Schlussfolgerung Ein Wechsel des Workflows von allgemeiner zu subspezialisierter Befundung verbesserte signifikant die Befunddurchlaufzeit radiologischer Berichte, den Anteil der innerhalb von 24 Stunden freigegebenen radiologischen Berichte und die Produktivität.

Kernaussagen:

  • Ein Wechsel des radiologischen Befundungsworkflows von allgemeiner zu subspezialisierter Befundung ist praktikabel.

  • Die Implementierung subspezialisierter Befundung erbringt eine signifikante Verbesserung der radiologischen Befunddurchlaufzeit.

  • Die Implementierung subspezialisierter Befundung verbessert substantiell den Anteil der innerhalb von 24 h freigegebenen radiologischen Berichte.

  • Die Produktivität der Radiologen verbesserte sich nach dem Wechsel auf subspezialisierte Befundung.


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Introduction

In an era of decreasing reimbursements for radiologic operations, radiology departments strive to optimize workflow to increase the number of examinations and to gain market share. External referring physicians request short turnaround times for radiology reports (TAT). Reporting times may influence the selection of a radiologic institution [1]. Furthermore, reducing TAT and increasing productivity in a radiology department helps to reduce the length of hospital stay of inpatients and therefore contributes to the overall cost effectiveness of the hospital [1]. It also enables faster clinical decision making and implementation of required therapy. Therefore, there is a concordant demand to expedite radiology report TAT for imaging studies of inpatients and outpatients [1] [2].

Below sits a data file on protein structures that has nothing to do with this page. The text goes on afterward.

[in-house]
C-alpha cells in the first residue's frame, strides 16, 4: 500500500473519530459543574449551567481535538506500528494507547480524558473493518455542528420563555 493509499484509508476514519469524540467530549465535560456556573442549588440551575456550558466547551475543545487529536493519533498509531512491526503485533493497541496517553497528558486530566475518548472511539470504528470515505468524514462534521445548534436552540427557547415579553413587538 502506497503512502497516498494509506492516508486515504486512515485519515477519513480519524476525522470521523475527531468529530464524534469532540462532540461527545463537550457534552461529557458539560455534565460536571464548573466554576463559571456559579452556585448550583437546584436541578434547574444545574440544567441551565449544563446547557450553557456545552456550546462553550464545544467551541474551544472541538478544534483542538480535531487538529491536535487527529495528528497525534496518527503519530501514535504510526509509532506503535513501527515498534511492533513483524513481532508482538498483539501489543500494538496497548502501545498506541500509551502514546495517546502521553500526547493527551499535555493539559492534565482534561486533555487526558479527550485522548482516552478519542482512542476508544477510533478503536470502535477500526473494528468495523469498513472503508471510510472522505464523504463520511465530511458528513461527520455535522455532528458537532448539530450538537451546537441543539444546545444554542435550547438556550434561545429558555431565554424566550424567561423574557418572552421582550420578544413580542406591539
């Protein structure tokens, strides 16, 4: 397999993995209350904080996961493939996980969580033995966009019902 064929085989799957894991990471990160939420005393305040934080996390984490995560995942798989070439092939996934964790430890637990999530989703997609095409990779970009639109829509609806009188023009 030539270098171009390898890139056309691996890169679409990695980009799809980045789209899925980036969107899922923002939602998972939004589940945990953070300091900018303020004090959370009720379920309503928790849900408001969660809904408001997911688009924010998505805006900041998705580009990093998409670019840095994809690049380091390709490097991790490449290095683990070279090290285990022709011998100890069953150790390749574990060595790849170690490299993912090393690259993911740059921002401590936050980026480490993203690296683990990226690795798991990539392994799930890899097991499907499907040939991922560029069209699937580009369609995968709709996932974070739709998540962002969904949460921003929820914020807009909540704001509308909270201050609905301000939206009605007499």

According to previous publications, report TATs of up to 24 hours might still be acceptable for outpatient studies [1], while reporting times of less than 8 hours have been described as a “must-have-requirement” for inpatient studies [3]. For emergency department studies, report TATs of ≤ 1 hour are expected [1] [4].

For the last 2 decades there has been a trend towards subspecialization in radiology with an increasing number of subspecialty-trained and -certified radiologists working primarily in their field of expertise, while the importance of a broadly skilled general radiologist has declined [5] [6]. This trend has been observed not only in academic hospitals, but also in community hospital settings and in private practices. Smith et al. [6] published the results of a survey regarding subspecialization in radiology conducted by the American College of Radiology. 62.9 % of practicing radiologists “reported recent expansions of subspecialization within their practices” [6]. 91.5 % of radiology trainees intend to pursue a fellowship and 89.9 % plan to subspecialize.